ScanEagle completes ship-based trial

The composites-intensive unmanned aerial system was tested the Republic of Singapore Navy.

ScanEagle, a long-endurance, fully autonomous unmanned aircraft system (UAS) developed by The Boeing Co. (Seattle, Wash.) and subsidiary Insitu (Bingen, Wash.), on March 2 successfully completed a ship-based trial with the Republic of Singapore Navy (RSN).

The trial included both an RSN LST (Landing Ship, Tank) and a frigate. ScanEagle was launched and recovered from the ships' helicopter decks, flying day missions using an electro-optical camera payload, and night missions using an infrared camera payload. During the flights, the ScanEagle UAS successfully demonstrated sea-based launch and recovery capabilities and the ease with which the physical ground support equipment and control hardware can be integrated onboard. All tactical objectives and operational scenarios set for the flights were achieved.

"ScanEagle performed exceptionally well during the trials and proved it has the potential to be an asset for building the RSN's organic ship-based unmanned aerial vehicle capability," said Andrew Duggan, ScanEagle program manager for Boeing Defence Australia. "The ScanEagle UAS adds another dimension to persistent situational awareness for the ship's crew and generates actionable intelligence, surveillance and reconnaissance information."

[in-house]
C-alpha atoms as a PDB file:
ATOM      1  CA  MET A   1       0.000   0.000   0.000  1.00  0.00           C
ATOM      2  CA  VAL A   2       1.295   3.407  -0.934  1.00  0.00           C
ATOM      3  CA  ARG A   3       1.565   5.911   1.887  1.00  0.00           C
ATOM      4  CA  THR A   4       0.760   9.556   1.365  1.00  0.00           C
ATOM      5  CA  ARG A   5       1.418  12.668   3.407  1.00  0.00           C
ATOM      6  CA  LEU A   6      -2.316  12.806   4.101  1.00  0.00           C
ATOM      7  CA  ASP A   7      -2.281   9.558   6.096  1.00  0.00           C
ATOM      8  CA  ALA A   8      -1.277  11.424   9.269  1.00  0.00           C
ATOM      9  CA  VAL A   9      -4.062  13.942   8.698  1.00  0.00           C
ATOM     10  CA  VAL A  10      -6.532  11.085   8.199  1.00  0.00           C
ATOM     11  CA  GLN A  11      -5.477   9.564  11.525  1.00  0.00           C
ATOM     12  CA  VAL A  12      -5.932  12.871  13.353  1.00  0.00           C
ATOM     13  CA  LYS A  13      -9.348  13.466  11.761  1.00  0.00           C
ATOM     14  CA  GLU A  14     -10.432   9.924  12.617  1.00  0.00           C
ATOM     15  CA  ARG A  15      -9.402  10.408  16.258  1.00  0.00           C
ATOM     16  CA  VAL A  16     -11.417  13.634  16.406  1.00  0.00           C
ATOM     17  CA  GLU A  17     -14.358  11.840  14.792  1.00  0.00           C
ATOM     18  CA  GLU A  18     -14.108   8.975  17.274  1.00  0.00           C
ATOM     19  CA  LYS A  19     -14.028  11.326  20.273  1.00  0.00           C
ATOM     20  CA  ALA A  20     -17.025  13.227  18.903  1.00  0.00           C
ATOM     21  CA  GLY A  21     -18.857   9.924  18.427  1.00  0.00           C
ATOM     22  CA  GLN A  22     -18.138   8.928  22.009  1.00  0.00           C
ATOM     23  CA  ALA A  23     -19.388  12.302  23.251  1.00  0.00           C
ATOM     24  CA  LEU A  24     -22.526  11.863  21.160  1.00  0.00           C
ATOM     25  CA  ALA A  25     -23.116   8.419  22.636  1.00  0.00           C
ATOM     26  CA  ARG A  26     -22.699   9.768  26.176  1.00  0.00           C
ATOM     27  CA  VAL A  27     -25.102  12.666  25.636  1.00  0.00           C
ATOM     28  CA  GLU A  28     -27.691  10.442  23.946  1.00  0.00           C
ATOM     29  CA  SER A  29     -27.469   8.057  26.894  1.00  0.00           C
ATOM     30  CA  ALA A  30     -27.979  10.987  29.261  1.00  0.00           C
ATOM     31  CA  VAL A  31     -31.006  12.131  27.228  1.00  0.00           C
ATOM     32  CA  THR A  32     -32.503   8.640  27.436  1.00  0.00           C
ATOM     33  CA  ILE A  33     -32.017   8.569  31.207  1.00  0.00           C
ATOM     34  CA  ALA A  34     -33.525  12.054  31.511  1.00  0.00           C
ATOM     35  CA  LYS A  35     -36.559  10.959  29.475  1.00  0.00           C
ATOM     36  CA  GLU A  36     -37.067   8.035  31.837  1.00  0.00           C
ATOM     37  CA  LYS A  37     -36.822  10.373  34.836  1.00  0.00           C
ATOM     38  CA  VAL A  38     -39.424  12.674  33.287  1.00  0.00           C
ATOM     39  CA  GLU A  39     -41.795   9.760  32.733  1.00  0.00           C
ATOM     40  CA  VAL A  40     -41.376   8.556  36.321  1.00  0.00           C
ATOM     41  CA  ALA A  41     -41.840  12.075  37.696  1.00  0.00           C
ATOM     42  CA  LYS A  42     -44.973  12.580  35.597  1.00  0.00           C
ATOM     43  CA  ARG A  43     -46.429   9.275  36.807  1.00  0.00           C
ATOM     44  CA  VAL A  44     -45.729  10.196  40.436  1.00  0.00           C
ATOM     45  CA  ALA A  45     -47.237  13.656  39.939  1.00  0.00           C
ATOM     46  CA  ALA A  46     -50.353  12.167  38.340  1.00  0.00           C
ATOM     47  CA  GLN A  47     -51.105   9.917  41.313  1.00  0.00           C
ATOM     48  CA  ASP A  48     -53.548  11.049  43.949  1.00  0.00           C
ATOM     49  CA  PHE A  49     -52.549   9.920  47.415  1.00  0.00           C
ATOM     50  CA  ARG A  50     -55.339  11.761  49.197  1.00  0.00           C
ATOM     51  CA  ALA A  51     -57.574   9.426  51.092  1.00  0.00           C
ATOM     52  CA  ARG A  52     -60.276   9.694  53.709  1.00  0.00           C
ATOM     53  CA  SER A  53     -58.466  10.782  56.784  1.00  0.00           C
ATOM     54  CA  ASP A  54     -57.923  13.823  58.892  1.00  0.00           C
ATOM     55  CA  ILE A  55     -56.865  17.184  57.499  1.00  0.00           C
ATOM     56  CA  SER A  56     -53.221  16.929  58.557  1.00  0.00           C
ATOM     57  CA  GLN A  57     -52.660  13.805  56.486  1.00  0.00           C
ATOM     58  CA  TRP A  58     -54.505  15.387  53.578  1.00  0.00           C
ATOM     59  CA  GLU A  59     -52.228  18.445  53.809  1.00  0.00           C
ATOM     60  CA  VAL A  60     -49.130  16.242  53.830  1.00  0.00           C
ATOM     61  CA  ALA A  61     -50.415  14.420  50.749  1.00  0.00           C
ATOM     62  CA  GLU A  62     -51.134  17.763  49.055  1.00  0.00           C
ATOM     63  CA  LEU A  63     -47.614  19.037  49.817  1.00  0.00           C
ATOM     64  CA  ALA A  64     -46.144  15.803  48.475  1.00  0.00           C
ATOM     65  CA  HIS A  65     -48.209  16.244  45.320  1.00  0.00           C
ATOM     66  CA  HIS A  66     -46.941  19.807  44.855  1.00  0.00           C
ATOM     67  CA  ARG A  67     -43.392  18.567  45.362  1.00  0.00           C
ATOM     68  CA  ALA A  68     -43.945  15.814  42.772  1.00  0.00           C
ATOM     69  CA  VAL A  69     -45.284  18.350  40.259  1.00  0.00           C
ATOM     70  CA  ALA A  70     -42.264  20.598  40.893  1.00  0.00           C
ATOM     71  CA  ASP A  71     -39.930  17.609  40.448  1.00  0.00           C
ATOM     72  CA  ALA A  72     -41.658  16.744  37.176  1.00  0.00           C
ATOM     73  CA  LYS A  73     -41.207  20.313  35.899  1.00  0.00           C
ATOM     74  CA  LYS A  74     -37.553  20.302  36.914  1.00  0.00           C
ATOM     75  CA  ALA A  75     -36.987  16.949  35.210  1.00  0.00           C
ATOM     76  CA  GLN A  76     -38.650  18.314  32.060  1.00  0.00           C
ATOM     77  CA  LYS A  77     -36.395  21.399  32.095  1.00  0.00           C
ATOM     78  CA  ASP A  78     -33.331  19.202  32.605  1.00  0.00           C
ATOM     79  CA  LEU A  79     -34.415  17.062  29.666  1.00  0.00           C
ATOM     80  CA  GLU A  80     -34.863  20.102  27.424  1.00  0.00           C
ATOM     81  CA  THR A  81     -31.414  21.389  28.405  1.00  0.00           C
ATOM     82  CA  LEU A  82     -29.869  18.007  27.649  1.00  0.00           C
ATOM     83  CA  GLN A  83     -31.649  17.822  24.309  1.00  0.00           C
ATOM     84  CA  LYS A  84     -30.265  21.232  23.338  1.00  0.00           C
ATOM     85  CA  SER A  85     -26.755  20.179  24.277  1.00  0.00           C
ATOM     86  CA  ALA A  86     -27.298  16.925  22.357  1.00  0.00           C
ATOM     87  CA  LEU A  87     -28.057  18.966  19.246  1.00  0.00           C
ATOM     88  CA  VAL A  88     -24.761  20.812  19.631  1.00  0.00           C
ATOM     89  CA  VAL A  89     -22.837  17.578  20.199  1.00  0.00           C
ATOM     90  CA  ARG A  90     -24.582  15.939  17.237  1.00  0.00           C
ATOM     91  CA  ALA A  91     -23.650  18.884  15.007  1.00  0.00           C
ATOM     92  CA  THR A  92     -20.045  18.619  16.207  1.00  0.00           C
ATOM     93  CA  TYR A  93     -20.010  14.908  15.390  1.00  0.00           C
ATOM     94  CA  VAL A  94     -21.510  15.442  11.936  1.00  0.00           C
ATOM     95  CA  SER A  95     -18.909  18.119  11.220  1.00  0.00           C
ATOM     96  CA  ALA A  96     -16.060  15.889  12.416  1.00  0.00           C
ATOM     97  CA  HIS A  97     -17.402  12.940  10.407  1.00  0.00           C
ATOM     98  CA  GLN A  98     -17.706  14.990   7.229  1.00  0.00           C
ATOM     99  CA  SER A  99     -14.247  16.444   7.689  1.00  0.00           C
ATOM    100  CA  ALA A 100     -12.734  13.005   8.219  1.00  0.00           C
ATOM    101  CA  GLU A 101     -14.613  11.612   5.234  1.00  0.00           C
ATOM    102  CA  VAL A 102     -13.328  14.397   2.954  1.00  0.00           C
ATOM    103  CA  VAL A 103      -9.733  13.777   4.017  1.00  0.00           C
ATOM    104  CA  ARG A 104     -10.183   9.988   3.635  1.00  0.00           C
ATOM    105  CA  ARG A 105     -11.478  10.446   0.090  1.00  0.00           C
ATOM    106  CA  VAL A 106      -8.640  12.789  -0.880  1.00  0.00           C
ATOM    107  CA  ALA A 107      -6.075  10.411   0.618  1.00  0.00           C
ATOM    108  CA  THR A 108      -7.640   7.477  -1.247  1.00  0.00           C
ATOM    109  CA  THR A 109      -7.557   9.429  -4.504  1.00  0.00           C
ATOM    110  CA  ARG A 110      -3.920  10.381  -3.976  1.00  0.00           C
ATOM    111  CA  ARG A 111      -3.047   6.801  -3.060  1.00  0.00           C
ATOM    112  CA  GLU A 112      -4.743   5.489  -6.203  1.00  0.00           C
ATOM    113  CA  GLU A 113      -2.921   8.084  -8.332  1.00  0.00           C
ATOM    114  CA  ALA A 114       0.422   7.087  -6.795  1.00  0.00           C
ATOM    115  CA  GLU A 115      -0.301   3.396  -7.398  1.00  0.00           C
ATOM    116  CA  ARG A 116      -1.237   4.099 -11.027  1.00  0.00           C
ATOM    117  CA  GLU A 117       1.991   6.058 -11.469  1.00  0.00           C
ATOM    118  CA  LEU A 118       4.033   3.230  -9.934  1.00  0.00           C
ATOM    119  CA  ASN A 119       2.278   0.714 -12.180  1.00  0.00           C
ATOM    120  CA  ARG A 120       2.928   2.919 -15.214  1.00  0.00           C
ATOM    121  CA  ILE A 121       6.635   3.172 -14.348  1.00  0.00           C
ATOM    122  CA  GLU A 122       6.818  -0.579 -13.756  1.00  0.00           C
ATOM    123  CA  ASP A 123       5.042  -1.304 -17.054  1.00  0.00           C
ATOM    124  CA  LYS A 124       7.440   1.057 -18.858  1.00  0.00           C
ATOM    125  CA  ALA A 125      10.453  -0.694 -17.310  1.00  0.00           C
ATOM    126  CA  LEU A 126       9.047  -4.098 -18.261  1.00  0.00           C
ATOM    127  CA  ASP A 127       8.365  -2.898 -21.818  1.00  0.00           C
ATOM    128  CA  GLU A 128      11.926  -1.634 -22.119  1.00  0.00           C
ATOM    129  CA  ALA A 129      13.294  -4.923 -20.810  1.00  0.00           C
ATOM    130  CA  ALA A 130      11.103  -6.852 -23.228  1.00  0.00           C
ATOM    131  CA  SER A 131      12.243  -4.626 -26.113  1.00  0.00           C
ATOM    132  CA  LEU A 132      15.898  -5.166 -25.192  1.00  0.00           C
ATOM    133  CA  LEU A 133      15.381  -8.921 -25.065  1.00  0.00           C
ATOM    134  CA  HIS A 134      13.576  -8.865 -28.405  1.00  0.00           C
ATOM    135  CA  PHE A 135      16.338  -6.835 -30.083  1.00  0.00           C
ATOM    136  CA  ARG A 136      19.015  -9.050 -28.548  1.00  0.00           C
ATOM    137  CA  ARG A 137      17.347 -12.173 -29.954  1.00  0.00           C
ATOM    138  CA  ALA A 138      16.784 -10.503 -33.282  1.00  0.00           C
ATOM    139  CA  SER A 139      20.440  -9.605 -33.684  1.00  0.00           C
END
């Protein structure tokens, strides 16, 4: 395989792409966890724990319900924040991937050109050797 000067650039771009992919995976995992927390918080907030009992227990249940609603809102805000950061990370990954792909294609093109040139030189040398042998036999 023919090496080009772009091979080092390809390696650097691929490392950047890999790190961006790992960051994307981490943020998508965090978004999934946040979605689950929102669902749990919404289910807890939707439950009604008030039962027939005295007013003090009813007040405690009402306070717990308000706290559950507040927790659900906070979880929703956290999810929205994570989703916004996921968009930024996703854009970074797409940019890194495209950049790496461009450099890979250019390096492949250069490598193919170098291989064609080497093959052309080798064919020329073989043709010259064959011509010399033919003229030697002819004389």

Boeing Defence Australia provided a complete maritime ScanEagle system for the trial, including a ground control station, communication links, launcher and SkyHook recovery system. A Boeing Insitu team deployed to Singapore for the entire trial. The ScanEagle UAS has operated from a variety of maritime platforms, most notably U.S. Navy ships since 2005, achieving 1,500 launches and recoveries. It has also operated from a U.K. Royal Navy Type 23 frigate and from commercial vessels.